Thoughtful lyrics, teamwork brighten Rainbow's outlook
'Sooner or later, every English band catches the American bug. With today's overhead and expectations, few big bands reach financial and creative solvency without it. For Rainbow, success American-style has been a long time coming. Formed by guitarist Ritchie Blackmore when he left Deep Purple in 1975, Rainbow has never reproduced its respectable world following in this country.
In six years, the band has toured here once, and then only on the East Coast. Meanwhile, it has become a top draw on its home ground. Three members of its current lineup - Blackmore, bassist Roger Glover (also ex-Deep Purple) and keyboardist Don Airey (ex-Coliseum II) - rate high in British rock polls.
Drummer Bob Rondinelli and singer Joe Lynn Turner are newcomers, replacing Cozy Powell and Graham Bonnet, respectively. Rainbow's opening spot on Tuesday's Pat Travers show at the Coliseum is part of a national tour geared to the release of a new album, Difficult To Cure.
Although Rainbow is nominally Blackmore's band, the album owes as much to Turner's resounding vocals and Glover's well-balanced production. The teamwork also shows up in the writing, with Blackmore and Glover sharing many of the credits. Glover's job is the lyrics, which on Difficult To Cure thoughtfully avoid the hackneyed lewdness of so much hard rock. Two songs, Can't Happen Here and Freedom Fighter, challenge the apathy and anomalies of living amid today's bureaucracy and technology.
Freedom Fighter talks about taking a stand. How does one take a stand these days?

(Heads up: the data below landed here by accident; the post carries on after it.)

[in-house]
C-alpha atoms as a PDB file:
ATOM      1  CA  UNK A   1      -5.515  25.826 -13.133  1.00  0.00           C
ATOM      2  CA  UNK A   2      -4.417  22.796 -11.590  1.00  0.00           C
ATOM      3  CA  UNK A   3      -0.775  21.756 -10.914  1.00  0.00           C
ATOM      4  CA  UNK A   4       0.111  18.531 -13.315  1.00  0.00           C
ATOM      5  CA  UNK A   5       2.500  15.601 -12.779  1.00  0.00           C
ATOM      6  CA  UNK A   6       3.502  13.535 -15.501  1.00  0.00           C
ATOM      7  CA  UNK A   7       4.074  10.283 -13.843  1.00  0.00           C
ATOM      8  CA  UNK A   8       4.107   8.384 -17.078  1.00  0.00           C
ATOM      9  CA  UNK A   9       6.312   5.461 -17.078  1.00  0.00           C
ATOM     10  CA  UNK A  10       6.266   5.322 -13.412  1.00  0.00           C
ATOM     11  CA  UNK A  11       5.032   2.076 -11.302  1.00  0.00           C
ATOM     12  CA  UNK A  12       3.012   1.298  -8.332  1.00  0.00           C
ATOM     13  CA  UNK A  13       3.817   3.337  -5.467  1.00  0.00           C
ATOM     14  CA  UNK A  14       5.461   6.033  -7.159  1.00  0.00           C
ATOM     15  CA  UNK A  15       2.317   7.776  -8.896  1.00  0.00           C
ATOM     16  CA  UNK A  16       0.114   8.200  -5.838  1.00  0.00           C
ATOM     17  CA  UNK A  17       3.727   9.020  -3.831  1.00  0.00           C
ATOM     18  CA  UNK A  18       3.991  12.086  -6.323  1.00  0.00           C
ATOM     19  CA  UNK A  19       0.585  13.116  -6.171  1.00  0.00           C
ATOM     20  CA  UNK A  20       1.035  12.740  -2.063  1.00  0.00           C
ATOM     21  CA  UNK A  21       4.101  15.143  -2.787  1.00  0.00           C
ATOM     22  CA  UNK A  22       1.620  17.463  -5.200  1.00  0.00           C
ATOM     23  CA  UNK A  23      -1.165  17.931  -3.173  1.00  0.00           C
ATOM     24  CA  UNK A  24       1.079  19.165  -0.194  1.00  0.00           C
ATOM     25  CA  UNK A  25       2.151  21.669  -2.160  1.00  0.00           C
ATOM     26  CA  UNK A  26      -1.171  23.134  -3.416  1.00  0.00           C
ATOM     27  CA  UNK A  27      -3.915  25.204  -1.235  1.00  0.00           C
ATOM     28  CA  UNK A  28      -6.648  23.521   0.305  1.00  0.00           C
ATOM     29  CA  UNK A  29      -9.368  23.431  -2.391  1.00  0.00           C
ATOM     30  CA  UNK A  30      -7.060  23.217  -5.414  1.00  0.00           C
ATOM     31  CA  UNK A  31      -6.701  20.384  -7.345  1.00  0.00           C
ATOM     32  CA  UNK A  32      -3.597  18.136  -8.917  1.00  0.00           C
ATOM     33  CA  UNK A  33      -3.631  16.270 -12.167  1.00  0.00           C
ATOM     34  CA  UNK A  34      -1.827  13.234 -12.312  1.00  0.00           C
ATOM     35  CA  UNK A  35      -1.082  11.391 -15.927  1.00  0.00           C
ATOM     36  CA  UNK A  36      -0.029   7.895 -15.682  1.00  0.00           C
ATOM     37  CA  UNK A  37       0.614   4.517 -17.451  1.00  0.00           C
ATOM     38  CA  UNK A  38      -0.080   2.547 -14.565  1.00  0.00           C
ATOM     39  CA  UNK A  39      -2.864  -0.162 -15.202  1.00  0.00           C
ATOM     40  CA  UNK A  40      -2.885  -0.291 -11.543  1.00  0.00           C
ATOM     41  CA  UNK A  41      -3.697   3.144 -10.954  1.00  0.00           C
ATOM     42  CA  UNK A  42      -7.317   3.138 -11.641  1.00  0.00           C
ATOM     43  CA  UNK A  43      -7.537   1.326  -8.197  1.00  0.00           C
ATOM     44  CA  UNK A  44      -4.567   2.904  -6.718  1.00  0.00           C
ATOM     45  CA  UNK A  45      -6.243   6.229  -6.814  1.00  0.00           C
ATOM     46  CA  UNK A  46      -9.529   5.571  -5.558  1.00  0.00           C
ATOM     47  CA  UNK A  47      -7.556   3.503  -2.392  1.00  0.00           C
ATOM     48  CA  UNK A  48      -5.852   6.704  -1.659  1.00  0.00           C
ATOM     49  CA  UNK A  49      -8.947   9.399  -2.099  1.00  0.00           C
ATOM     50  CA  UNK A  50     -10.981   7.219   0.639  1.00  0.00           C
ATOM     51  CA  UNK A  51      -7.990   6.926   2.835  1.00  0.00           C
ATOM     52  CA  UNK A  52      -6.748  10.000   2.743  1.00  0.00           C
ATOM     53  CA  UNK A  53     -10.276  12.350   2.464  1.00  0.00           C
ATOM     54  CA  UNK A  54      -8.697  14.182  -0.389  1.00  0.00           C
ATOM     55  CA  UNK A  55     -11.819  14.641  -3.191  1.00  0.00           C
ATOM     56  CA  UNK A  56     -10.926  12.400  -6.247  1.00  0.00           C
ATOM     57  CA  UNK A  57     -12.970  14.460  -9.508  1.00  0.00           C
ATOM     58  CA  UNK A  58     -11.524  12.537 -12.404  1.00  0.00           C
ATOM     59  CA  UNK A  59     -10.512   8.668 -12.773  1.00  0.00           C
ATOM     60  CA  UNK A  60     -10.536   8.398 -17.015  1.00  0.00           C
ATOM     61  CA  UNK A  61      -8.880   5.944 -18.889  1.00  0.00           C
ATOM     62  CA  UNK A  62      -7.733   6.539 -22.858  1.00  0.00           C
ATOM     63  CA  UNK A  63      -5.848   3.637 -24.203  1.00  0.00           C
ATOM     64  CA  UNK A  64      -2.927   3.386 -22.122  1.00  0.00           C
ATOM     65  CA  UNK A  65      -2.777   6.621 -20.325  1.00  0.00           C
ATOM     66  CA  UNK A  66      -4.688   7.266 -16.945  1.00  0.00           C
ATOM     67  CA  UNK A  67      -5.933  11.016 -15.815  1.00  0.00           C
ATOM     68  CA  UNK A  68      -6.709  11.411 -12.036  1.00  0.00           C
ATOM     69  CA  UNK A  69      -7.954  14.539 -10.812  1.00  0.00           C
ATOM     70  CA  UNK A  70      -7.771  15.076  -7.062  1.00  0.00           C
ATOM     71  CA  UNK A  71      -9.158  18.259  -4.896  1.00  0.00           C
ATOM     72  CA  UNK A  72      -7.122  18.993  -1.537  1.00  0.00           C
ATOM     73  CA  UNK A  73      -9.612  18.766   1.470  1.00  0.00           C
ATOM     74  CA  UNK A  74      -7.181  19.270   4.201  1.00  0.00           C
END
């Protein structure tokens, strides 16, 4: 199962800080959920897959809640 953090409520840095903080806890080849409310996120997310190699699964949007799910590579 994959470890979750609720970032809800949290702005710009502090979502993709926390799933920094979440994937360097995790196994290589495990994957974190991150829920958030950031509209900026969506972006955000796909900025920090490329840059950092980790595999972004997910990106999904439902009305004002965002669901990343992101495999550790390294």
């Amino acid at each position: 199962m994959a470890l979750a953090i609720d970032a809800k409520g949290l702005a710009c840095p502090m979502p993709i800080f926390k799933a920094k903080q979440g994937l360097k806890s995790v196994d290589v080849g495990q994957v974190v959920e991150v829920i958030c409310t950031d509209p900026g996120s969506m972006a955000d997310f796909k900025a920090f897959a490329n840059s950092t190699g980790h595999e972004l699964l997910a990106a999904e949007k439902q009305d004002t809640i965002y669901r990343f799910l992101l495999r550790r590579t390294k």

"Taking a stand is saying we refuse to become a number," said Glover. "When the computer at the bank makes a mistake, going in and complaining is leaking a stand."
Another track, Spotlight Kid, tackles the twilight of a jaded star. Midtown Tunnel Vision deals with sex in concise lines. There is a tidy pairing between words and the music, which is tight and economic for the most part - except when Blackmore is doing the old Deep Purple trick of turning classics like Beethoven's Ninth into racy solos.
Difficult To Cure, Glover explained during a phone call, was nearly used as the title of the last Rainbow album, Down To Earth.
"The reason it was called that was it was literally coming down to earth from the more ethereal concepts (of previous albums)," Glover said. Difficult To Cure, according to Glover, originated as "a smutty joke." The instrumental of the same name is probably the album's weakest link.
As a producer, Glover has worked with Nazareth, Rory Gallagher, Status Quo and, most recently, Michael Schenker. will always be more of a producer than a musician," said Glover, "and less of a producer than a writer."
Leaving the womblike world of the studio for Rainbow was hard, he admitted.
"But after six years of being in a studio, I was missing the spotlight It was a question of, was this the right band?"
Although quite a bit of Glover philosophy has evidently gone into the lyrics, Glover is no tub-thumper.
"I don't think lyrics are that important to most people," he said. "I think first and foremost is the sound of the band."
Asked whether the rest of the band shared his views, Glover paused for thought.
"As a matter of fact, I've never asked them," he said. "I don't know. I'm sure they do."
Arizona Republic - March 22, 1981